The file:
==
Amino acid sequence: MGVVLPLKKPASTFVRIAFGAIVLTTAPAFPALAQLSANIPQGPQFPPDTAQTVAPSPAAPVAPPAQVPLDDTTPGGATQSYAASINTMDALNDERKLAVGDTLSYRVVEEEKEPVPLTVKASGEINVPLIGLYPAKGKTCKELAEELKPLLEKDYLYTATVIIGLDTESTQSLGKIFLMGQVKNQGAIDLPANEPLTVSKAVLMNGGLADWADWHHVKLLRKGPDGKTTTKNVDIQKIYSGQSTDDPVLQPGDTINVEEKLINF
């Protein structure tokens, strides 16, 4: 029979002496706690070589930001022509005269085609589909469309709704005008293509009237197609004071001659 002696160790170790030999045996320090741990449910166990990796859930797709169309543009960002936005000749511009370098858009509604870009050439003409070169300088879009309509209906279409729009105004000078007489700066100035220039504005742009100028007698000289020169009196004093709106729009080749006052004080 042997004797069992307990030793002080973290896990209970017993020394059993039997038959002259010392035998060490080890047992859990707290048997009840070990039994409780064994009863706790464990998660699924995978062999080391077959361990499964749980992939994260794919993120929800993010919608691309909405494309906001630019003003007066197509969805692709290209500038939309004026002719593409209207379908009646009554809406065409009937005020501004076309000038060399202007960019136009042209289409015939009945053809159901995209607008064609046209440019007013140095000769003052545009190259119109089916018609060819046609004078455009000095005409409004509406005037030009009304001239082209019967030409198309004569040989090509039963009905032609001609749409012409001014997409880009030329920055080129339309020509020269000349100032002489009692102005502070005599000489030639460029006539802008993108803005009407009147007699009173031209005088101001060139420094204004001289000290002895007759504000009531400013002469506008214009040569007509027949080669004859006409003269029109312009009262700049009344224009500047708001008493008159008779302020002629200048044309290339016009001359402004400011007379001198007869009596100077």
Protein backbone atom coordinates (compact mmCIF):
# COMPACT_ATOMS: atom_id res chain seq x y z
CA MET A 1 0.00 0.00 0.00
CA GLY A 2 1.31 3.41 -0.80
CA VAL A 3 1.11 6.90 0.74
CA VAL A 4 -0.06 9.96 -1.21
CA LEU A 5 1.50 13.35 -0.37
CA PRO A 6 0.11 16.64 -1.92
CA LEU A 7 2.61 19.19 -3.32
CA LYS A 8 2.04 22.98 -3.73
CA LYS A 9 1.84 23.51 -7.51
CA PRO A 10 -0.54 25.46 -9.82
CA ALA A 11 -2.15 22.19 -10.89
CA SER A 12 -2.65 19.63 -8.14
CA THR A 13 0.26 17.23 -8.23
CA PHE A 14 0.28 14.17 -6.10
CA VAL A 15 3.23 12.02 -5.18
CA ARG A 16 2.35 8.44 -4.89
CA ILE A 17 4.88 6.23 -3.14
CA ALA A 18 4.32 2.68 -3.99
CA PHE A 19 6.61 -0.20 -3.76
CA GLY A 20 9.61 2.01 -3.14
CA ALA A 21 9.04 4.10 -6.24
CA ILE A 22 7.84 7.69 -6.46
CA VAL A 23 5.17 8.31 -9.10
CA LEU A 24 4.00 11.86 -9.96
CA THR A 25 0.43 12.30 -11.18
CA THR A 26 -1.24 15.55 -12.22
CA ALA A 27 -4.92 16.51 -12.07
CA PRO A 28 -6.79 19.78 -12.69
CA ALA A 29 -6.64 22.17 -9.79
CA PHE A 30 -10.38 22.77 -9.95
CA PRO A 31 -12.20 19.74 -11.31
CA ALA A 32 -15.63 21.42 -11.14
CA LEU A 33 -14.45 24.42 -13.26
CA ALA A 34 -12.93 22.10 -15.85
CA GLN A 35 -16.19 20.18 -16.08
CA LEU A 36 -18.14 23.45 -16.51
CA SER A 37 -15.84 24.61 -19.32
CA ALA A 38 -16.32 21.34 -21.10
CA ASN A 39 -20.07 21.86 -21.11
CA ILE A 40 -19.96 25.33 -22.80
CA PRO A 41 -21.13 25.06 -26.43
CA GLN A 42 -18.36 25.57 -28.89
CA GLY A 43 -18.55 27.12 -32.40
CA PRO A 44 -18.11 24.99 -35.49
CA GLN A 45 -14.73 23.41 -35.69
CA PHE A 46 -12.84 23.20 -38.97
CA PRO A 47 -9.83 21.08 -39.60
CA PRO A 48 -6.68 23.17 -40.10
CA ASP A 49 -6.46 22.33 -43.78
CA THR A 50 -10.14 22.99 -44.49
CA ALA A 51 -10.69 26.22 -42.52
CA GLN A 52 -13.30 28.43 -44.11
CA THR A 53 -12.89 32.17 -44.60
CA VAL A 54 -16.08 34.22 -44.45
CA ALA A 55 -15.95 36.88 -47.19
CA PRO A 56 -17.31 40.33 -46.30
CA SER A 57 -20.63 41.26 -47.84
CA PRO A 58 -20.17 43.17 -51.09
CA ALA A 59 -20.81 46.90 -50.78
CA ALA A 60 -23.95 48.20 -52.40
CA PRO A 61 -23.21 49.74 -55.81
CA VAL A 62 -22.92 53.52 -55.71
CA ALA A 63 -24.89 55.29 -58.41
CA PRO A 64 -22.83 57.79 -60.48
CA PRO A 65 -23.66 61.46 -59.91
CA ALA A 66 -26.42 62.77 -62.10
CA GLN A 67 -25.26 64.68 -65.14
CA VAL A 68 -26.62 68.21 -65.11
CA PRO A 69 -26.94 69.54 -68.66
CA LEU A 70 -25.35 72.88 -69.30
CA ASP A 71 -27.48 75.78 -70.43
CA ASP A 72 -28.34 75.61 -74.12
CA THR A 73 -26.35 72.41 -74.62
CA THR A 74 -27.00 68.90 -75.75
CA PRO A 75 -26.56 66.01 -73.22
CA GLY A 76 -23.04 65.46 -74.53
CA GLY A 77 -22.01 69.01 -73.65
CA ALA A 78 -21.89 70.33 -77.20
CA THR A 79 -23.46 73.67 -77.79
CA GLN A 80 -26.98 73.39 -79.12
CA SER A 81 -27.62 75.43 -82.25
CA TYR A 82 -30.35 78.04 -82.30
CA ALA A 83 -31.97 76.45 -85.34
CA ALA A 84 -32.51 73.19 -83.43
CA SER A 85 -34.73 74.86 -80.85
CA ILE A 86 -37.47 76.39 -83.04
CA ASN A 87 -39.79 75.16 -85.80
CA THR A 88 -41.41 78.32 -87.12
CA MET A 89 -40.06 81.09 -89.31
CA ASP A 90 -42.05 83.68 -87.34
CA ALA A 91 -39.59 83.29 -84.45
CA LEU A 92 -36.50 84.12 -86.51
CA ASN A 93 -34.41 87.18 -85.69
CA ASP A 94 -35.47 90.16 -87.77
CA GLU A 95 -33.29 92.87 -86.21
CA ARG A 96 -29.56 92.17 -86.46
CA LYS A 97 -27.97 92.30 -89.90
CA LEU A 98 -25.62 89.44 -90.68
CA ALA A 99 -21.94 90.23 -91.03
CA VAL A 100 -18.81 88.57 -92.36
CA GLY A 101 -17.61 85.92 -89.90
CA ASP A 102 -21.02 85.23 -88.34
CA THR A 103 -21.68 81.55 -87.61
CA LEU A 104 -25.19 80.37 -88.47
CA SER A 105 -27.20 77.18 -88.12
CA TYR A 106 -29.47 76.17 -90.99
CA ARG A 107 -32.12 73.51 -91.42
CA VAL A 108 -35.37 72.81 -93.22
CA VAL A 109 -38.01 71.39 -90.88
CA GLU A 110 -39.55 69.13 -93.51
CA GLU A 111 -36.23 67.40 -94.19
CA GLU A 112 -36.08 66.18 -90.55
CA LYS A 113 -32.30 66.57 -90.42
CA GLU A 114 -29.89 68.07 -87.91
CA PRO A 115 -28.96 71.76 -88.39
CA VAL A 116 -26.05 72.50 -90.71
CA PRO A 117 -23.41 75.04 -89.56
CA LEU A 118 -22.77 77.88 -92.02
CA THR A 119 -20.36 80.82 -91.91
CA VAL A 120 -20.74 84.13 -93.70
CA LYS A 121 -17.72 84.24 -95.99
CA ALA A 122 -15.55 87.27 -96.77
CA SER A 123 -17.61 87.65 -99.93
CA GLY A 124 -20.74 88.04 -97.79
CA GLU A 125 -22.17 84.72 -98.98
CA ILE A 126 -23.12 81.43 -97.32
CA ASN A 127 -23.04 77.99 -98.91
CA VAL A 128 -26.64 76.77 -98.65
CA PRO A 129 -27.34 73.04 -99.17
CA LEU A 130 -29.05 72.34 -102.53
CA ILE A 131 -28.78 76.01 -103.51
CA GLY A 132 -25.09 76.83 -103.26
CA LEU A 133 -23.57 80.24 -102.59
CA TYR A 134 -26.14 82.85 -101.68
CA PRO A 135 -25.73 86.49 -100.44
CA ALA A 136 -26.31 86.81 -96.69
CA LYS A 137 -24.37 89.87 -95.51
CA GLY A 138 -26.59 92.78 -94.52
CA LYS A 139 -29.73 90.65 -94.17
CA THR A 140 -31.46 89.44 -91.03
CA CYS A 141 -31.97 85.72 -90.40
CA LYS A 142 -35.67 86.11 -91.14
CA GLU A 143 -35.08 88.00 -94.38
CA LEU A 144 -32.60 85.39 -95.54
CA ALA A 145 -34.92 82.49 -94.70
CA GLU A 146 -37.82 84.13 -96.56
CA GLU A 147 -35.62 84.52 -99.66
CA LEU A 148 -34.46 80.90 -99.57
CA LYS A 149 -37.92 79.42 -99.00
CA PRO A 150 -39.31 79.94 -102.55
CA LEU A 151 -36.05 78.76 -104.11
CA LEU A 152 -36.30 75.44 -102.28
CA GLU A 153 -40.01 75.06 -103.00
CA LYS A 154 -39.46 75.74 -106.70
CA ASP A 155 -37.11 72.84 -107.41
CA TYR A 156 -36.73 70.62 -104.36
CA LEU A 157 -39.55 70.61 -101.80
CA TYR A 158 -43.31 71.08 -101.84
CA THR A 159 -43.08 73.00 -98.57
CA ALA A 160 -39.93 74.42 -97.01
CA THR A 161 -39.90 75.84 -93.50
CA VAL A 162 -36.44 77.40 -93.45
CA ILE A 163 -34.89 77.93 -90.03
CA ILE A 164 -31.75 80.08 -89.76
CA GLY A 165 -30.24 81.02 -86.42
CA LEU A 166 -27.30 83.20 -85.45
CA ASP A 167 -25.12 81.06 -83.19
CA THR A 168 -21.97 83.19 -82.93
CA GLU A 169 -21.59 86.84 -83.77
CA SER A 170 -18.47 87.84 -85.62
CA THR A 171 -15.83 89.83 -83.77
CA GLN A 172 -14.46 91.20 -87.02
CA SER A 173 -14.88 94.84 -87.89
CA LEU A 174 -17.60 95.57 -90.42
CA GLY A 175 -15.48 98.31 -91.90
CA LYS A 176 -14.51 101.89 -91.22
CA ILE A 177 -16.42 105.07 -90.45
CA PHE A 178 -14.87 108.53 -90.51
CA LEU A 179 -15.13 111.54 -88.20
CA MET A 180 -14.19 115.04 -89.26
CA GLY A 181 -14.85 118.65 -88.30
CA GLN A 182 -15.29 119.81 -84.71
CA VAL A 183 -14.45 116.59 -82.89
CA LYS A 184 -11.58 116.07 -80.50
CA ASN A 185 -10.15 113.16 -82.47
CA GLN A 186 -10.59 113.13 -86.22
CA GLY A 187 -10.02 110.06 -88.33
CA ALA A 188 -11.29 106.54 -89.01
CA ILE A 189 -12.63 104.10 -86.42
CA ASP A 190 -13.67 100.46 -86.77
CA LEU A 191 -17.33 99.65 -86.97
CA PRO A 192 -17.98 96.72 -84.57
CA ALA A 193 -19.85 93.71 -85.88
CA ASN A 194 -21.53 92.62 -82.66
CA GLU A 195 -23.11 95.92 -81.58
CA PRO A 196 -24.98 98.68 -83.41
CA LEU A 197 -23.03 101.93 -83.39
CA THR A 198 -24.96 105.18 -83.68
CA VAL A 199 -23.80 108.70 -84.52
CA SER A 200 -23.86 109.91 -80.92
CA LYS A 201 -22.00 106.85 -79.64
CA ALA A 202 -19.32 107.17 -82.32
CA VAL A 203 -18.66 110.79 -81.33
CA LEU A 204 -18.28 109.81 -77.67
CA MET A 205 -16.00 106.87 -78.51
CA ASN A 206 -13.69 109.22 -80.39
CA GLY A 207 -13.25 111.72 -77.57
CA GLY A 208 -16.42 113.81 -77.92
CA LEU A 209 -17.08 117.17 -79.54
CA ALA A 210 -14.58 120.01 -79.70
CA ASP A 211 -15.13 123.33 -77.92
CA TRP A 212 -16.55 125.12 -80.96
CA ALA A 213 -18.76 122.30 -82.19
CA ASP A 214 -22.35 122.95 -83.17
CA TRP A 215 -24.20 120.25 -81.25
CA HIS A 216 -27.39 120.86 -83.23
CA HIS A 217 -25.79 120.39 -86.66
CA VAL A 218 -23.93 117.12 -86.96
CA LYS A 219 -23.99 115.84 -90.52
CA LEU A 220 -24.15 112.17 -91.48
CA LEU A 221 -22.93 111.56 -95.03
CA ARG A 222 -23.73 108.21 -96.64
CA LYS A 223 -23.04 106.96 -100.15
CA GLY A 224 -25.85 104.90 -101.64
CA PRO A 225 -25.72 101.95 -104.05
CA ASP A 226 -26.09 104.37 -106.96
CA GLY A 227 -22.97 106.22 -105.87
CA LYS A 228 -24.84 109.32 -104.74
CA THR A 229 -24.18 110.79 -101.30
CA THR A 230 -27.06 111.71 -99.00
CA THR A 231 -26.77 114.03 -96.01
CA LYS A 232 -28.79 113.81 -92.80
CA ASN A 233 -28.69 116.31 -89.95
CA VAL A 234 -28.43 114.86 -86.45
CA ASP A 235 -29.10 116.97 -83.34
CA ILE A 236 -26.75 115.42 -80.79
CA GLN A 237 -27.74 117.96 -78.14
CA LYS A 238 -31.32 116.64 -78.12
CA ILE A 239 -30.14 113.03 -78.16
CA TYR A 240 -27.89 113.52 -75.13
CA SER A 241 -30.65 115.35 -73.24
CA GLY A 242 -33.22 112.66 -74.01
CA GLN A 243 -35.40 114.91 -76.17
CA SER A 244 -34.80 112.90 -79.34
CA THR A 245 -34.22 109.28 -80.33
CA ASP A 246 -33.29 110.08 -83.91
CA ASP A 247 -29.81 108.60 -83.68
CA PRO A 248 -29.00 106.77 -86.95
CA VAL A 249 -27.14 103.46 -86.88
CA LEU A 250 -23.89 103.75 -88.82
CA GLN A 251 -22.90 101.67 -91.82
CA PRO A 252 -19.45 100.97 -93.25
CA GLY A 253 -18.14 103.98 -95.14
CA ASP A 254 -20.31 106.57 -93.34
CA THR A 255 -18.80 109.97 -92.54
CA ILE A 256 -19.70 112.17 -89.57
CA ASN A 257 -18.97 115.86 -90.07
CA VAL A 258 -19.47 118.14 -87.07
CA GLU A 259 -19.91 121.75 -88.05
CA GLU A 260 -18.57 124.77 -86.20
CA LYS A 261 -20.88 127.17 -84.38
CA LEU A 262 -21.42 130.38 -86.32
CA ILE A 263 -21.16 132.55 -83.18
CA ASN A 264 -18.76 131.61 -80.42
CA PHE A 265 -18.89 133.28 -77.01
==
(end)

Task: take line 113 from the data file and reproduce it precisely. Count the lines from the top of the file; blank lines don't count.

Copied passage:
CA VAL A 109 -38.01 71.39 -90.88